PHLPOST — Slingshot July/August Arrives

In one of those bizarre occurrences that has made 2020 a year of, well, bizarre occurrences, PHLPOST managed to deliver my July/August copy of Slingshot to the Makati Office last week, where they had delivered the September/October copy to my home in Angeles City the week before (see PHLPOST comes through — Slingshot Arrives).

To be fair, I guess the backlog being cleared is greater in Metro Manila that here in the province so maybe a bit slower. Still, the important thing is the read, and another cracking read it is.

Topics in it include:

  • Honour and Loss – Phil Sabin recounts his long and stimulating acquaintance with Patrick Waterson
  • Sumerian Military Camel Riders
  • What a Wheelie – Chariots anyone?
  • In the Lab with Legions – How does one model the triplex acies legion on the gaming table?.
  • Making 15mm Siena Military Companies
  • Refighting Cannae
  • Aquae Sextiae with DBA
  • plus the usual Guardroom, book and rules reviews and figure reviews

Just the thing to read on a cold winter’s night here where the temperature has plummeted to 24 degrees Celsius.

PHLPOST comes through — Slingshot Arrives

PHLPOST appears to be rebranding itself from the old to something newer. And given that I moved to Angeles City just over a month ago, and notified the Society of Ancients of my new address just over 2 months ago, it was a happy surprise today when  the September/October issue of Slingshot found its way across the front fence (we don’t really have a letterbox here).

Waiting for a break from the work day to settle in to a good read of this issue. Topics in it include”

  • Every Man’s Hand – a ruleset for historical medieval jousts – the real ones not the Hollywood type
  • Garamantes – a DBMM Army List fine-tuned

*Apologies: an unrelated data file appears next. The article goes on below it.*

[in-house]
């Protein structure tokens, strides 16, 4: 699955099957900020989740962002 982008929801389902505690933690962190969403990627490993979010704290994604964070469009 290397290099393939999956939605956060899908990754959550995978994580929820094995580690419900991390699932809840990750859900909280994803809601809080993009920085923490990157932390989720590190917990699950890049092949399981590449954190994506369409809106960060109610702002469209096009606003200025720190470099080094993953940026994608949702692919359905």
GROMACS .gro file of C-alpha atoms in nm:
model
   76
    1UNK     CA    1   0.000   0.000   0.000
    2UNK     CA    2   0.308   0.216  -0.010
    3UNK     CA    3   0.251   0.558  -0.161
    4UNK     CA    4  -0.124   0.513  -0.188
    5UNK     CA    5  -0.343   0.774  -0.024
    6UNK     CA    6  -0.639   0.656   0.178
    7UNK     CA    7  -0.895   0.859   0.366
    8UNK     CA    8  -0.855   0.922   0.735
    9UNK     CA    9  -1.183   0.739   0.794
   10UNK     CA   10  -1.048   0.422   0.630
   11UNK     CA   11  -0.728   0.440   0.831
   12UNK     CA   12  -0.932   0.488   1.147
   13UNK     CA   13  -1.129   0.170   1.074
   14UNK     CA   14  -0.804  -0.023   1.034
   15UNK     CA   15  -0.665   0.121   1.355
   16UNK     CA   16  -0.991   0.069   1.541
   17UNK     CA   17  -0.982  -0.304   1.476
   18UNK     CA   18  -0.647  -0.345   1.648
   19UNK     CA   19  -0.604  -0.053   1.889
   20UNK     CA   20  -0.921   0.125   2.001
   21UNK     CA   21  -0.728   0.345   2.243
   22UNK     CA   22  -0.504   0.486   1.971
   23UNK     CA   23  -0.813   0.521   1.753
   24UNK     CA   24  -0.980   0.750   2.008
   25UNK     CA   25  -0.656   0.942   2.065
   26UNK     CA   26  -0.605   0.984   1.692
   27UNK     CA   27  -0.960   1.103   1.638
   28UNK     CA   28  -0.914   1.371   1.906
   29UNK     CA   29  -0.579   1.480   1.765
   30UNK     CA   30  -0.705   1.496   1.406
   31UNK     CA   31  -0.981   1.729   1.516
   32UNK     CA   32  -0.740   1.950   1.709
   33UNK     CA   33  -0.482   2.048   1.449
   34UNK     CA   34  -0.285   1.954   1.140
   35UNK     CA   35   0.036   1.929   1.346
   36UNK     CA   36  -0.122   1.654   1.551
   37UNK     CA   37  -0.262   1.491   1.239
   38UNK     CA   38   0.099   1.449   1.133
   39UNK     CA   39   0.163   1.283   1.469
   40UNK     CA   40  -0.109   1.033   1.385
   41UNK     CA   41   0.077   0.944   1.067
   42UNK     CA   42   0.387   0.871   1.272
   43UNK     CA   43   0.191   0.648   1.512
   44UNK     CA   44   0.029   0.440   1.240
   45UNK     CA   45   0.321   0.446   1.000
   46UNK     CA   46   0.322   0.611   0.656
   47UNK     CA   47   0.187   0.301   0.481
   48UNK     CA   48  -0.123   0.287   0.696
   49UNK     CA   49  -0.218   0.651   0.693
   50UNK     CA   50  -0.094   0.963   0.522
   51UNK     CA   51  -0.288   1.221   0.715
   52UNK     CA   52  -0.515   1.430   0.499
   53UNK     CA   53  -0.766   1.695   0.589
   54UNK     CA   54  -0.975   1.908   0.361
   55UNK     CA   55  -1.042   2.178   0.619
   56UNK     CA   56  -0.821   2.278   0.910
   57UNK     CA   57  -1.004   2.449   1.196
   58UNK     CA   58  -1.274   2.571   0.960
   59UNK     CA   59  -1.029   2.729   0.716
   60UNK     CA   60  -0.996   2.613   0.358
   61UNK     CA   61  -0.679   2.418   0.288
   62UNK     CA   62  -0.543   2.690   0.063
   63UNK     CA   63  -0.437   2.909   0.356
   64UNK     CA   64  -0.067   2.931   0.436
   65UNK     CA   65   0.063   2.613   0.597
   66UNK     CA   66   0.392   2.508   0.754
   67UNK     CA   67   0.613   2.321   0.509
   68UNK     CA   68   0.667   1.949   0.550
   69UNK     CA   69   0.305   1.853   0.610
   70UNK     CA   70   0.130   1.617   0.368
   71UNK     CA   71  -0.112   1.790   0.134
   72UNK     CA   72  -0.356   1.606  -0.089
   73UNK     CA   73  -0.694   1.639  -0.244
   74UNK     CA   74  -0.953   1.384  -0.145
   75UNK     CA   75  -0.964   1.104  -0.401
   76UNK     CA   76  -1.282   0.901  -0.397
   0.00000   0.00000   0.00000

• Going Back to Gaugamela – refighting that battle using l’Art de la Guerre
  • The Sound of Battle – a general’s ability to communicate through sound signals
  • An Armati List for Cyrus the Great
  • Counting the Enemy – how big was the Caledonian army at Mons Graupius?
  • Telamon in Anaheim – Battle of Telemon using DBA rules
  • T’angoed! – the T’ang military machine and a recreation in 15mm
  • Warfare in Antiquity – the King’s College conference from 2019
  • plus the usual Guardroom, book and rules reviews and figure reviews

Plenty of entertaining reading is this issue and kudos to the new look PHLPOST for tracking me down and delivering so quickly. With Slingshot in one hand and a single malt in the other I can well feel that the world is slowly returning to something like normal, at least here in the exotic East!

Still Waiting for the Postman

Back on 8 August, in the post, Waiting for the Postman, I noted that I’d ordered some wargaming items mail order, including some board games, figures, flight deck decals and so on. I also noted that the delays in delivery are all at this end of the world.

The Navwar Ships

The ships from Navwar were cleared through customs back at the end of July. They were despatched to the delivery office, Makati Central Post Office, on 2 August 2019. It is now 12 days later and they still, apparently, have not been able to travel the 7kms from the Customs Office to the main post office in one of Metro Manila’s CBDs. Remember, these items arrived in Manila on 19 July. Still, I am patient.

The GMT Board Games Parcel

The GMT Board Games have now cleared customs yesterday, and today were, were despatched the 7kms to Makati.

I am confident that they will arrive just I am not sure exactly when.

When they do arrive, the service at Makati Central Post Office is absolutely brilliant – but I am impatient – want toys now 😉

Waiting for the Postman